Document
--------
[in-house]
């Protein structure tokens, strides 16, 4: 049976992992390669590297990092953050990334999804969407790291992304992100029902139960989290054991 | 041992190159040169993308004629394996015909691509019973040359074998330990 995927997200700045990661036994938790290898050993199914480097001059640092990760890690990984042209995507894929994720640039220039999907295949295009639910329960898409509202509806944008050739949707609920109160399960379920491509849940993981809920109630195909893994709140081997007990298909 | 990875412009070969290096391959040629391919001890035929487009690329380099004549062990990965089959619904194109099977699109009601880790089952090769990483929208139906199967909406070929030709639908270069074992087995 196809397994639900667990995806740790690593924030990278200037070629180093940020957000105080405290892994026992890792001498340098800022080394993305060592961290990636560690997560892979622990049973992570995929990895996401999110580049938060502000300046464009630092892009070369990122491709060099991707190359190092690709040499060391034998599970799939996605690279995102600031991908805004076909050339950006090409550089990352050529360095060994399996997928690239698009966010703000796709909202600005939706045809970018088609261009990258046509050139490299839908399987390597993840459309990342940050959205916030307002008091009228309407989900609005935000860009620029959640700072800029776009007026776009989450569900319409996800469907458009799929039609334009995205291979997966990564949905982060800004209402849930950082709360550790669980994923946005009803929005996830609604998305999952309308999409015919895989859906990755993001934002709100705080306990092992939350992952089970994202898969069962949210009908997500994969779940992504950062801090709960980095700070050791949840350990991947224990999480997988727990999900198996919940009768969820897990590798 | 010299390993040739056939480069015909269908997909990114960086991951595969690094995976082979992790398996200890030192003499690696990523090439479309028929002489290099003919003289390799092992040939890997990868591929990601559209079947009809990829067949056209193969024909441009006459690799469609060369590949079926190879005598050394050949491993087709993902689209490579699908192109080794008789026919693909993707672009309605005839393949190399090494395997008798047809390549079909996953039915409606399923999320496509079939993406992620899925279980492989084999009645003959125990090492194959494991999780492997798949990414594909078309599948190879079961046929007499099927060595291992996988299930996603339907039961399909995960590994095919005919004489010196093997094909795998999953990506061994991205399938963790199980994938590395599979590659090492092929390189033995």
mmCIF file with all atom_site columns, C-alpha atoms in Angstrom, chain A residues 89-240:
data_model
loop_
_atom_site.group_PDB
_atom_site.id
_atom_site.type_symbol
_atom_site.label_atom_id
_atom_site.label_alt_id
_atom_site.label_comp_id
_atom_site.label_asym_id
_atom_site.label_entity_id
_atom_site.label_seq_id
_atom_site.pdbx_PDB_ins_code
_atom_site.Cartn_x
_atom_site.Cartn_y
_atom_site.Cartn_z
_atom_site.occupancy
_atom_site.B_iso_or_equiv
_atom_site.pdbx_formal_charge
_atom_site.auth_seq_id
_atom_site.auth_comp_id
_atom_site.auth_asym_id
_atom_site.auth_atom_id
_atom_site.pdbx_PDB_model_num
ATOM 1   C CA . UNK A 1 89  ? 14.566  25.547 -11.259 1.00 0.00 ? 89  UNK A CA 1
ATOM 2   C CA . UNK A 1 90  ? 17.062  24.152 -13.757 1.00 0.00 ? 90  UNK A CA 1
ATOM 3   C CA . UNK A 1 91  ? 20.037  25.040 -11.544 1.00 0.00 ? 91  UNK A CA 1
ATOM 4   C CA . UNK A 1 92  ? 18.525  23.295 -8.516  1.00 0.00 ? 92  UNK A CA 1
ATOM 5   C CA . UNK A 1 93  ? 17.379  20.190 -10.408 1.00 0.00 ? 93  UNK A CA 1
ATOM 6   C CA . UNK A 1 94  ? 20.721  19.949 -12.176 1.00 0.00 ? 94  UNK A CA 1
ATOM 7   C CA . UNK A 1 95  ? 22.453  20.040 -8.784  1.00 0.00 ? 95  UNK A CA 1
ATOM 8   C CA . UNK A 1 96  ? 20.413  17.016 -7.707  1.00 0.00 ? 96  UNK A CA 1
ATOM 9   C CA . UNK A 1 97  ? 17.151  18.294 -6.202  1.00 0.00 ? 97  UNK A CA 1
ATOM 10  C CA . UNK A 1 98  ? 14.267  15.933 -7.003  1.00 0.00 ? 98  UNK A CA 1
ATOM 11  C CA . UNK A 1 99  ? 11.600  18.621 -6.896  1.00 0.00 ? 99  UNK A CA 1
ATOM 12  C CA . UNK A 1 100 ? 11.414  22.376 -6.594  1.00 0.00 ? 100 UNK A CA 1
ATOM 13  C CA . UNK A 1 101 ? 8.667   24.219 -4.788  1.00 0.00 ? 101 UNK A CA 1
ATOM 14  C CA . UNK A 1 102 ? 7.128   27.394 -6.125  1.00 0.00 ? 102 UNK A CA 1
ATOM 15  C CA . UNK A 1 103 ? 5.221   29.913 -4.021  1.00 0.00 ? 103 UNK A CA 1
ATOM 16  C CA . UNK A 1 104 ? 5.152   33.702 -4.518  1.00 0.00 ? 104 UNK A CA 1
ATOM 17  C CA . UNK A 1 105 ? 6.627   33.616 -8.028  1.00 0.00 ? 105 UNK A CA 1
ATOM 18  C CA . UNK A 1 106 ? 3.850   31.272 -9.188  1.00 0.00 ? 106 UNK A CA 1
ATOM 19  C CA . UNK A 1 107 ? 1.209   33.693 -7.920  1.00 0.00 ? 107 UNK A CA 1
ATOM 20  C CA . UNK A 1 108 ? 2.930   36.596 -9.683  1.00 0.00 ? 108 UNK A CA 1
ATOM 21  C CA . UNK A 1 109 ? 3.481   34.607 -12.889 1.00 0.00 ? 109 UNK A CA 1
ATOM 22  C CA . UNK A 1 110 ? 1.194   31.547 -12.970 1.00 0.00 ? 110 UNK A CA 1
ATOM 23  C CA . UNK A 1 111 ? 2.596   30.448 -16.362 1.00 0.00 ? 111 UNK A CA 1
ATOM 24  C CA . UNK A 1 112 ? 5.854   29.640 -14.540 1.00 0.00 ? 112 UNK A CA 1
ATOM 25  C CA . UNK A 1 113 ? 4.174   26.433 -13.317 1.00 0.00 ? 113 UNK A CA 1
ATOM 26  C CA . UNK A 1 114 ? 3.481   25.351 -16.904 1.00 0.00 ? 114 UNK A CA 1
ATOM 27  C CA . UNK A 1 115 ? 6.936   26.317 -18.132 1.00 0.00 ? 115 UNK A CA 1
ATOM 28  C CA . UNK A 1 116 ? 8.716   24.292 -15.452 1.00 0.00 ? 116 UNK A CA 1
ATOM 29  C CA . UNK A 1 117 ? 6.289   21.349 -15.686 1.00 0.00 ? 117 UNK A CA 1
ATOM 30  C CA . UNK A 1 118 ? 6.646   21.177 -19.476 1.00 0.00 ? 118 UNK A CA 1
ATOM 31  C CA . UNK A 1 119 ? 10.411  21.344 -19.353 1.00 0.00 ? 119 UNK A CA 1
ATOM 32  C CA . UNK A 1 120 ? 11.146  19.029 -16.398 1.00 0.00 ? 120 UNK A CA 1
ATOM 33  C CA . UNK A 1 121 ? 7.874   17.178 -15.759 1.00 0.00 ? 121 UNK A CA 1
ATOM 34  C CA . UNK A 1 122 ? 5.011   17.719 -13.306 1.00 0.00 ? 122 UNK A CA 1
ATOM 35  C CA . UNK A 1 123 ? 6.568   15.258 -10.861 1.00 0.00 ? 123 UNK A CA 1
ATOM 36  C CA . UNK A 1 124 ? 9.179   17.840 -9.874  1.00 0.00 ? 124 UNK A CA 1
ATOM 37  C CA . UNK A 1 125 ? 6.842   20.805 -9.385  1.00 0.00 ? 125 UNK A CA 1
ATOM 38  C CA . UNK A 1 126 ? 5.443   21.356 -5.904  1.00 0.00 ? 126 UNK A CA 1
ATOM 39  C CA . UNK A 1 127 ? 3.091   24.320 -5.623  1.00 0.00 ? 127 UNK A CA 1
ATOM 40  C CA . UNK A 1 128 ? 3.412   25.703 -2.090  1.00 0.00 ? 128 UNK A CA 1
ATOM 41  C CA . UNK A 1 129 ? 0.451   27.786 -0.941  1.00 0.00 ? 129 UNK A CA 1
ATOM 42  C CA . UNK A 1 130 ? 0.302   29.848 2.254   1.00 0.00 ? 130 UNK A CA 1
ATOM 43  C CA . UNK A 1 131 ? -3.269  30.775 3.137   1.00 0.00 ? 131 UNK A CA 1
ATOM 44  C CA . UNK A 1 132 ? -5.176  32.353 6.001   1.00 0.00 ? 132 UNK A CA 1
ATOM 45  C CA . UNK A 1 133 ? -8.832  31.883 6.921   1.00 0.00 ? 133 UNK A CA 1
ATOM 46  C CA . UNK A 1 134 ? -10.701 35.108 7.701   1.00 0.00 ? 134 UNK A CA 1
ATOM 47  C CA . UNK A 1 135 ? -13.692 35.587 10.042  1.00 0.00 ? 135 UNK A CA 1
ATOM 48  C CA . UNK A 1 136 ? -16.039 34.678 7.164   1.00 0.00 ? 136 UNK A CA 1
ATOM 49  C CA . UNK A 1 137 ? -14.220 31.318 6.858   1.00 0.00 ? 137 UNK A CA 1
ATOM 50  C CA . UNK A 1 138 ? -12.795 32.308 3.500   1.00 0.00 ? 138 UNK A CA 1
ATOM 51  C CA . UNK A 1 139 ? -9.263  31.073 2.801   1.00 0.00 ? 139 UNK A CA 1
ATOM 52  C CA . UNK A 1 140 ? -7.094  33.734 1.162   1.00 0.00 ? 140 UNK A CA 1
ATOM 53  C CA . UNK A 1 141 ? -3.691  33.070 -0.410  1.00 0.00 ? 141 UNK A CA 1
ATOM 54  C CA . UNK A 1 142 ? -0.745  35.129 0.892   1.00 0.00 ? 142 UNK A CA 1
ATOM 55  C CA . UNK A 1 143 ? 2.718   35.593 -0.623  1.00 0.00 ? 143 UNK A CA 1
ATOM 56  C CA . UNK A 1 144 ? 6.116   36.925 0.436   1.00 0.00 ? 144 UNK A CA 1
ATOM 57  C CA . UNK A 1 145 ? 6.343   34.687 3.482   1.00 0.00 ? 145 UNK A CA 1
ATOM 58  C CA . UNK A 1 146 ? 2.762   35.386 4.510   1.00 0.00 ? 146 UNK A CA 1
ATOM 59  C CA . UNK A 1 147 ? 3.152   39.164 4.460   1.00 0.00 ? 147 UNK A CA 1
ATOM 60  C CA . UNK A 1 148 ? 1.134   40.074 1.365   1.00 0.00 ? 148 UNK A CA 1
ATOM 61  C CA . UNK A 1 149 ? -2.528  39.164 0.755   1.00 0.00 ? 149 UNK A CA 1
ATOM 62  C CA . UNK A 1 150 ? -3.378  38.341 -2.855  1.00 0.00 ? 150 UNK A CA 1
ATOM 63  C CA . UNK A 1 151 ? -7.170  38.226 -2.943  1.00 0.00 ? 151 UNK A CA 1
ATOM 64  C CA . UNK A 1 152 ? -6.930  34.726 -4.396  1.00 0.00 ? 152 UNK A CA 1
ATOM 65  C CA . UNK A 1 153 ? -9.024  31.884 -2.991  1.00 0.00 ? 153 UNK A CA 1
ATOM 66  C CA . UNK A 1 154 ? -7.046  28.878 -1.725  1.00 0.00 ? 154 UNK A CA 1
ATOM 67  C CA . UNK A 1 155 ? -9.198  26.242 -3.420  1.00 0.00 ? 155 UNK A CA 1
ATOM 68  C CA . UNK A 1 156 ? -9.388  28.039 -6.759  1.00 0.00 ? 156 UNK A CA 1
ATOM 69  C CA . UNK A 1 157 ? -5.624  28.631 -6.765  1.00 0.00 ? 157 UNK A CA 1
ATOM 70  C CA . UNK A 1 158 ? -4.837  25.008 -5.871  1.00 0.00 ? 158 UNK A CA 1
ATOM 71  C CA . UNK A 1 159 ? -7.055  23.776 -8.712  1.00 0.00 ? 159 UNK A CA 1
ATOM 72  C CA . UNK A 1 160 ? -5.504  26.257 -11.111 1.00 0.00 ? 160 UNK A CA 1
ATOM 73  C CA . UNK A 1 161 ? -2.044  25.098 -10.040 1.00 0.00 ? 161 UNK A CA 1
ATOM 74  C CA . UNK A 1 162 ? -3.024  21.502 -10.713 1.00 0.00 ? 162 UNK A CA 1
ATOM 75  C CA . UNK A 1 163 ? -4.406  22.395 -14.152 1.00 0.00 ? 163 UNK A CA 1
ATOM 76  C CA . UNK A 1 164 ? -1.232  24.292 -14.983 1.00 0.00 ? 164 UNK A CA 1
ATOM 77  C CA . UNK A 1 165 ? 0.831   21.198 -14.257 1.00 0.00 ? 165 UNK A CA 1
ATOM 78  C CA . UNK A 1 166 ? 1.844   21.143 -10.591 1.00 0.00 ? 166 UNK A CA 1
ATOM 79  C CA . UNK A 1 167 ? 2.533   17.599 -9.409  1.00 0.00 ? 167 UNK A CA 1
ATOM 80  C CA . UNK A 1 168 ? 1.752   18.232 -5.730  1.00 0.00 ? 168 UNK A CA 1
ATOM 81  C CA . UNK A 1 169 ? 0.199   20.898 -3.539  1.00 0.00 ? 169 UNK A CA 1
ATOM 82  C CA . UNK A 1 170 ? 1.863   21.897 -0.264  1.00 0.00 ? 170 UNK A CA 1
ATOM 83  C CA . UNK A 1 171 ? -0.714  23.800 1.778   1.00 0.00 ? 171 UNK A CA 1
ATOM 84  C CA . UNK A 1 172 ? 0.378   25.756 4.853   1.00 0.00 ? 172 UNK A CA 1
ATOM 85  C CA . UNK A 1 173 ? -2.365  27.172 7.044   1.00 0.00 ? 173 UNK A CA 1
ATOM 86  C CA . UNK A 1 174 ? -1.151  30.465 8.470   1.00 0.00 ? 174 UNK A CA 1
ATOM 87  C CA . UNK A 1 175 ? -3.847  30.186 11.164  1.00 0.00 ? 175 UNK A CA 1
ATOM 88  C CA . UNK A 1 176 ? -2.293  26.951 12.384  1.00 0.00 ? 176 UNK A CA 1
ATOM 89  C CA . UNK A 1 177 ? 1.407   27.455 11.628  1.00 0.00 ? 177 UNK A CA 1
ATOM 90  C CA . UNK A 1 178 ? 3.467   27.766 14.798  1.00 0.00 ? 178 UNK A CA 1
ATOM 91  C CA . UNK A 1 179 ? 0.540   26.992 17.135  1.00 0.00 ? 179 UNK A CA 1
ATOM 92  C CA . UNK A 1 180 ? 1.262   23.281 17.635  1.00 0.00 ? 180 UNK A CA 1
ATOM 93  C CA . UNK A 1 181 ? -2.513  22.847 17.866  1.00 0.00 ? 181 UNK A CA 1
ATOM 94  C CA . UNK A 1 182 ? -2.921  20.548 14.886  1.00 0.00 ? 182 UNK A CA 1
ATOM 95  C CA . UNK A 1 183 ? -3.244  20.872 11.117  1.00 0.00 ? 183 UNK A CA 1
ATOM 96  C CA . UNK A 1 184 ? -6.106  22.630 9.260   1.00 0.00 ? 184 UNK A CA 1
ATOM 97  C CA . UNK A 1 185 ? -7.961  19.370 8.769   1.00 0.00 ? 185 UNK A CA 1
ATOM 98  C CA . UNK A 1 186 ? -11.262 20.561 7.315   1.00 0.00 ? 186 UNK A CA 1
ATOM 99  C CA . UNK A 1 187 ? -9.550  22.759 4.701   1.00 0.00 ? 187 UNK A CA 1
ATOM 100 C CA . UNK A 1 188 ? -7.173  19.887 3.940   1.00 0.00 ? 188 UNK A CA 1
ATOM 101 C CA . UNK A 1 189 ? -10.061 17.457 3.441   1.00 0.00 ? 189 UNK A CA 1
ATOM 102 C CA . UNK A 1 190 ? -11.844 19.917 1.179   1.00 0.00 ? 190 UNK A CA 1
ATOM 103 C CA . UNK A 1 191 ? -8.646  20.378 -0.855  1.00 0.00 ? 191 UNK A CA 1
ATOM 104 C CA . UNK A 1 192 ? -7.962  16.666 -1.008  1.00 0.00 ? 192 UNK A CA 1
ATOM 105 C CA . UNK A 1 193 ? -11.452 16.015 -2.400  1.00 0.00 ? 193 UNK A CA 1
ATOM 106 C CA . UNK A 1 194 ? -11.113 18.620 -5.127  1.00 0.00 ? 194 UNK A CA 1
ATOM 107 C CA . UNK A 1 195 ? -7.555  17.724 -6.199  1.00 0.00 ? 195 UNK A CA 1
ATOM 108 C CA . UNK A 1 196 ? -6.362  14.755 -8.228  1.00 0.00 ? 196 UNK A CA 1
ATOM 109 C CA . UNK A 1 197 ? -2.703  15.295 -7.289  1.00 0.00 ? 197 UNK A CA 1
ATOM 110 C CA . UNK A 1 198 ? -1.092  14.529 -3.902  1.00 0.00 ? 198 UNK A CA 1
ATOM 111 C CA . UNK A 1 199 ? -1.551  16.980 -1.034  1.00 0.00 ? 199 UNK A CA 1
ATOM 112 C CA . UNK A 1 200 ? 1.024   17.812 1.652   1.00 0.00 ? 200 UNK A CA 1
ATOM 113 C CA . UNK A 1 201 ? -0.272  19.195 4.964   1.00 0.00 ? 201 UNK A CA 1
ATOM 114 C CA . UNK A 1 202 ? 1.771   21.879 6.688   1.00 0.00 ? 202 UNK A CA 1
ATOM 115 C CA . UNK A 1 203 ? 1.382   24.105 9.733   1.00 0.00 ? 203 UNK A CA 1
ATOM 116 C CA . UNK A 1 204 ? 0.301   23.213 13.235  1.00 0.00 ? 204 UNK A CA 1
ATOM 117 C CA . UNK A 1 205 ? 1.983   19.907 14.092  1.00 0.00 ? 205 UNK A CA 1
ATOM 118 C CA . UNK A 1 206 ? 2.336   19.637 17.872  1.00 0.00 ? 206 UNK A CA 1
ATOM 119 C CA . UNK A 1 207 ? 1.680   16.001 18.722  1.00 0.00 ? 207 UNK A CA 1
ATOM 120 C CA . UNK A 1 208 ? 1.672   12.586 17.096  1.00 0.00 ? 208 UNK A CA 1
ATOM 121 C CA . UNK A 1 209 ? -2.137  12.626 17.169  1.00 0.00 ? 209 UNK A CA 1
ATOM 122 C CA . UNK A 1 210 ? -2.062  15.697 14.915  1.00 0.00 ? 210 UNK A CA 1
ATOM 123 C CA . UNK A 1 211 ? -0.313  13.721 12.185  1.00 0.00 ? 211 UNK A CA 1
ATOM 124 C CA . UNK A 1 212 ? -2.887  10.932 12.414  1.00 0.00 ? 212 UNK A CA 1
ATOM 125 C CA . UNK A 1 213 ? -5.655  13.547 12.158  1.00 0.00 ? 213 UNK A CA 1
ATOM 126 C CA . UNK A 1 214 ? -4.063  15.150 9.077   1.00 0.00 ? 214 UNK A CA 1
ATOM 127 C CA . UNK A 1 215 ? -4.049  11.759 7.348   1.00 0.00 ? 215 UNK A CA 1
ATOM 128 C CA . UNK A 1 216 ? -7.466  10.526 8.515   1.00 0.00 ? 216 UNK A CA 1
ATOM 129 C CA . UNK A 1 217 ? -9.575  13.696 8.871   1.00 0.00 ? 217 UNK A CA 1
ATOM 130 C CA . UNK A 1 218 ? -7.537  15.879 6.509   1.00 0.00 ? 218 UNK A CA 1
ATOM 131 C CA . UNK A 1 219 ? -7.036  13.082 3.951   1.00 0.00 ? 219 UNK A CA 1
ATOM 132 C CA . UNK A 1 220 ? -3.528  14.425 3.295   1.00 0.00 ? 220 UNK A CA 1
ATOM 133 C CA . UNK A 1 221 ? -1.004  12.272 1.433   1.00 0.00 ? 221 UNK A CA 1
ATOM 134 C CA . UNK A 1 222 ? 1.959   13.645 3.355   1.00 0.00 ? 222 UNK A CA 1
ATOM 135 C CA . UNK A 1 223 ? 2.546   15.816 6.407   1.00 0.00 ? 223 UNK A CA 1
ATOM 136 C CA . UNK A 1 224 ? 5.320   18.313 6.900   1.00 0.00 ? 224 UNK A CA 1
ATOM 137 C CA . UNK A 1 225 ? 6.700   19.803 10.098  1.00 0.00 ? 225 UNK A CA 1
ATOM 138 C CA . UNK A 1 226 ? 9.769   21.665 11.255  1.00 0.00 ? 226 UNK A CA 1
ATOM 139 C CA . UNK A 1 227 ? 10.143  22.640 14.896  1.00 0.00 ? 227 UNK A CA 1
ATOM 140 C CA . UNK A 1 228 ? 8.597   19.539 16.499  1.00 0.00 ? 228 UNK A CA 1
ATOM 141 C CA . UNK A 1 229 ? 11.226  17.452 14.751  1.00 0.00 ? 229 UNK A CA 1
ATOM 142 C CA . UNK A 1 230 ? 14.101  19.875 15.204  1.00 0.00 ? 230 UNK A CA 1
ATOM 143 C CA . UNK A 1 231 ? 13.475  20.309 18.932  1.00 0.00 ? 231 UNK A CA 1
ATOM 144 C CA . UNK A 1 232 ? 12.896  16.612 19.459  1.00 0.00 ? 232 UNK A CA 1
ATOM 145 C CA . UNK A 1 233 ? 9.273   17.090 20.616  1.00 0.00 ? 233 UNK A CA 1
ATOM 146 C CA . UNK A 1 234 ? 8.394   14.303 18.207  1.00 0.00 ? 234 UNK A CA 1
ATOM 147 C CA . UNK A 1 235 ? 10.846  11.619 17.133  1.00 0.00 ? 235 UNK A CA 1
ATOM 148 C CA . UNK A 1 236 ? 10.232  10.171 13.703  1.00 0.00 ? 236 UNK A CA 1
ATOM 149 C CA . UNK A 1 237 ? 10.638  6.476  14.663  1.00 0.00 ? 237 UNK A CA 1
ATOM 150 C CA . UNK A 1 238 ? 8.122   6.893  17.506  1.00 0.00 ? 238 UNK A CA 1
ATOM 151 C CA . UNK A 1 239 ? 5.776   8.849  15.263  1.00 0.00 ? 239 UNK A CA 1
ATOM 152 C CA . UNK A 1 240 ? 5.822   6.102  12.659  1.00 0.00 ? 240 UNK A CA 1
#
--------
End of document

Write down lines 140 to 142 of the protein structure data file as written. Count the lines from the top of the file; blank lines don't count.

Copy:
ATOM 114 C CA . UNK A 1 202 ? 1.771   21.879 6.688   1.00 0.00 ? 202 UNK A CA 1
ATOM 115 C CA . UNK A 1 203 ? 1.382   24.105 9.733   1.00 0.00 ? 203 UNK A CA 1
ATOM 116 C CA . UNK A 1 204 ? 0.301   23.213 13.235  1.00 0.00 ? 204 UNK A CA 1